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Unknown and Comedian Advance to Runoff for Democratic Nomination of Texas Agriculture Commissioner


by: Joseph Vogas

Wed Mar 05, 2014 at 06:00 PM CST



This is a comedian, not a serious candidate for public office
In the case of the Democratic runoff for the nomination of US Senate, there is a clear option for who Texas Democrats should support in May. However, In the race for Texas Agriculture Commissioner, the only clearly qualified and serious candidate Hugh Fitzsimons, who was endorsed by Burnt Orange Report, finished in third place.

Advancing to the May runoff is Jim Hogan and comedian Kinky Friedman.

Hogan, who was completely unknown until last night, finished in first place with 38.8% of the vote. Hogan spent only $5,000 and participated in no candidate forums. Since last night, it has been learned that Hogan is a cattle rancher from Cleburne. Hogan's campaign can be summed up with this statement from the Texas Tribune:

Hogan led the vote totals, despite spending less than $5,000 on his campaign. Hogan said he did not spend money during the campaign because "it'd be silly to raise money." He added that there was no need for a campaign website, which he doesn't have, because "somebody's going to Google you anyway."

Also in the runoff is Kinky Friedman. Friedman has been running on a platform mainly focused on the legalization of marijuana. Legalization of marijuana is not within the power of the Texas Agriculture Commissioner, but rather the state legislature with approval from the Governor. Friedman's website also gives some thin position statements regarding his plans for water use in Texas. Friedman got 37.74% of the vote.

Since last night, a tumblr has been created titled "Who is Jim Hogan" which is full of "Hogan Facts." Learn some "Hogan Facts" and read a statement from the Friedman campaign attacking the Texas Democratic Party after the jump

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Friedman's campaign manager Rania Batrice issued a statement attacking the Texas Democratic Party. It read:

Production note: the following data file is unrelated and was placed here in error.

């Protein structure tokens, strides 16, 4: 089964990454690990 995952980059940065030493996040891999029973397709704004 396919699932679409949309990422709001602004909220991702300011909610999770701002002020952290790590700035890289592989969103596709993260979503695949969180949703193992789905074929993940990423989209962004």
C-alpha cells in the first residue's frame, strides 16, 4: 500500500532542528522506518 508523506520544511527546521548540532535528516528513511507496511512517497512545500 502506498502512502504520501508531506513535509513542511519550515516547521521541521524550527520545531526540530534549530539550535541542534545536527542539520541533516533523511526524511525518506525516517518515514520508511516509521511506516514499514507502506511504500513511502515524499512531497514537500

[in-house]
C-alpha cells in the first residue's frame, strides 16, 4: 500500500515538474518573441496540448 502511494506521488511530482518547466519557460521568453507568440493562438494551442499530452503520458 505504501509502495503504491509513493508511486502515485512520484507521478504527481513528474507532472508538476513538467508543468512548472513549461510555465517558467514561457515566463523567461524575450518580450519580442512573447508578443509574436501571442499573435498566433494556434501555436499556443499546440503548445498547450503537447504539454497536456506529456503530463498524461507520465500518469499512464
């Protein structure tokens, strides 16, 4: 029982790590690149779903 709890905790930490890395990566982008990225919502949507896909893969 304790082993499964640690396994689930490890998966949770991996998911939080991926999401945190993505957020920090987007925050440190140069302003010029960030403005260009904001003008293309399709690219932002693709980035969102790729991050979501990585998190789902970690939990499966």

"State Parties do not and should not endorse ANY candidates during the Primary, and you know that. I know that you are aware of the line you crossed because you had one of your spokesmen try to tap dance around the fact that you are taking part in behavior unbecoming of a party chairman. I will not stand by quietly as the party that I know and love is appropriated by people who have forgotten what Democrats stand for.

"Whether or not you like him, I chose to manage Kinky Friedman's campaign for Agriculture Commissioner because he is not a "more of the same" candidate, and the people of Texas deserve the chance to make that decision for themselves. Even if you had endorsed Kinky, your actions would still be 100% wrong. Your job is NOT to endorse candidates during the Primary, and whoever advised you that anything to the contrary could be passed off as appropriate should be relieved of his or her duties immediately."

Meanwhile, in learning about Jim Hogan, "Hogan Facts" tells us the following:
Jim Hogan Sounds Like a Nice Guy

"Most people don't know who anyone is. When they go in there, they look at three names. They either don't vote at all - now, this is the primary - or they say 'eenie, meenie, miney, mo,' or they look at a name. They see Kinky Friedman and think, 'That looks familiar...Naw. Asa? Naw. Jim Hogan? I've heard of Hogan! Yeah, I think I'll vote for him! He sounds like a nice guy!'"

Jim Hogan has been Studying for Six Years

"I have been studying this office for six years" in preparation for running for ag commissioner, Hogan said. "You've got to be prepared if you're going to do a job. You've got to know what you're talking about."

Jim Hogan also has some milk goats and some horses

Hogan, 63, said he was born in Fort Worth to Ben and Elsie Hogan, and spent his early school years in Lake Worth before graduating from Mansfield High School in 1969. He said his father was a cattle trader and that both of his brothers went into the dairy business, as did he, after school.
Hogan started his own dairy farm in 1973, operating it successfully until 2005 when he switched to a cow-and-calf operation. Now, he said, on his farm on County Road 423, he has mostly Angus cow-and-calf pairs, with some Holstein heifers. He also has some milk goats and some horses, he said.
Hogan said his wife, Tracy, died of cancer in August 2010. He has two daughters: Lydia is studying agricultural at Texas A&M-Commerce and Kendall, who has an associate's degree, is working in Cleburne schools as a substitute teacher while she decides what further degree she wants to pursue.

Jim Hogan is not Going to Make any Big Promises

"I am not going to make any big promises and I am not going to tell you a bunch of good stuff about myself. Because it's you aren't what you think you are. You are what others think you are. I am just saying I am on the ballot, and I am giving you a choice." 


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Do not republish without express written permission.


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